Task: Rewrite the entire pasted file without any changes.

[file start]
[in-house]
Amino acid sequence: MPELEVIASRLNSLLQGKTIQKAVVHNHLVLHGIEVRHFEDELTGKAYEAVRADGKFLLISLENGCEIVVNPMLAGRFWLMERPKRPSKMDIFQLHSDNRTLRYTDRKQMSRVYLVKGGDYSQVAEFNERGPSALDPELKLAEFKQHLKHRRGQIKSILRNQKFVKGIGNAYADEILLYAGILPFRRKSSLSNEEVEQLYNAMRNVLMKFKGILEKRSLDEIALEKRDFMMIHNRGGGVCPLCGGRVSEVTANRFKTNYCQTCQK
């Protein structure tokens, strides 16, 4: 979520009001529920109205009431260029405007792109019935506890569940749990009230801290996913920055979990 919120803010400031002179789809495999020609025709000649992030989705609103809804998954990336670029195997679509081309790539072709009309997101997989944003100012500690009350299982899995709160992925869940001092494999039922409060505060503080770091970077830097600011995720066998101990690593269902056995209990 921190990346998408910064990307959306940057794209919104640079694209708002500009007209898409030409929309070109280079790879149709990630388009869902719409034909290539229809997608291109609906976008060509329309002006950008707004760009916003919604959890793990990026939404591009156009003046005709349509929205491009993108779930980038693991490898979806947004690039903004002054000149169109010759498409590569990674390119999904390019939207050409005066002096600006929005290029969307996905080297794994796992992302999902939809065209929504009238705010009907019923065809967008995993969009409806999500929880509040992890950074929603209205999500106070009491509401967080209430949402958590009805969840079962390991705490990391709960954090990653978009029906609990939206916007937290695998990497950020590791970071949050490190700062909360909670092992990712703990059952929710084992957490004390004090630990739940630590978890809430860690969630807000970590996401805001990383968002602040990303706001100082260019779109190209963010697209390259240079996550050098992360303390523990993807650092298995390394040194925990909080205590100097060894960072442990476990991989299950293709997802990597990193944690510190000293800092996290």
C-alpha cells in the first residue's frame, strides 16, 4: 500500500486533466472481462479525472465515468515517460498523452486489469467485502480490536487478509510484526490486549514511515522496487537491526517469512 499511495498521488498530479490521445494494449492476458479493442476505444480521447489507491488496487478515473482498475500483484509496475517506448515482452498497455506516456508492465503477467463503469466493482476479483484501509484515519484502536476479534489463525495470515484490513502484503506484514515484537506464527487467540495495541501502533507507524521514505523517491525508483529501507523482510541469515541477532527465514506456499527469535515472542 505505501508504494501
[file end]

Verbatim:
[in-house]
Amino acid sequence: MPELEVIASRLNSLLQGKTIQKAVVHNHLVLHGIEVRHFEDELTGKAYEAVRADGKFLLISLENGCEIVVNPMLAGRFWLMERPKRPSKMDIFQLHSDNRTLRYTDRKQMSRVYLVKGGDYSQVAEFNERGPSALDPELKLAEFKQHLKHRRGQIKSILRNQKFVKGIGNAYADEILLYAGILPFRRKSSLSNEEVEQLYNAMRNVLMKFKGILEKRSLDEIALEKRDFMMIHNRGGGVCPLCGGRVSEVTANRFKTNYCQTCQK
């Protein structure tokens, strides 16, 4: 979520009001529920109205009431260029405007792109019935506890569940749990009230801290996913920055979990 919120803010400031002179789809495999020609025709000649992030989705609103809804998954990336670029195997679509081309790539072709009309997101997989944003100012500690009350299982899995709160992925869940001092494999039922409060505060503080770091970077830097600011995720066998101990690593269902056995209990 921190990346998408910064990307959306940057794209919104640079694209708002500009007209898409030409929309070109280079790879149709990630388009869902719409034909290539229809997608291109609906976008060509329309002006950008707004760009916003919604959890793990990026939404591009156009003046005709349509929205491009993108779930980038693991490898979806947004690039903004002054000149169109010759498409590569990674390119999904390019939207050409005066002096600006929005290029969307996905080297794994796992992302999902939809065209929504009238705010009907019923065809967008995993969009409806999500929880509040992890950074929603209205999500106070009491509401967080209430949402958590009805969840079962390991705490990391709960954090990653978009029906609990939206916007937290695998990497950020590791970071949050490190700062909360909670092992990712703990059952929710084992957490004390004090630990739940630590978890809430860690969630807000970590996401805001990383968002602040990303706001100082260019779109190209963010697209390259240079996550050098992360303390523990993807650092298995390394040194925990909080205590100097060894960072442990476990991989299950293709997802990597990193944690510190000293800092996290």
C-alpha cells in the first residue's frame, strides 16, 4: 500500500486533466472481462479525472465515468515517460498523452486489469467485502480490536487478509510484526490486549514511515522496487537491526517469512 499511495498521488498530479490521445494494449492476458479493442476505444480521447489507491488496487478515473482498475500483484509496475517506448515482452498497455506516456508492465503477467463503469466493482476479483484501509484515519484502536476479534489463525495470515484490513502484503506484514515484537506464527487467540495495541501502533507507524521514505523517491525508483529501507523482510541469515541477532527465514506456499527469535515472542 505505501508504494501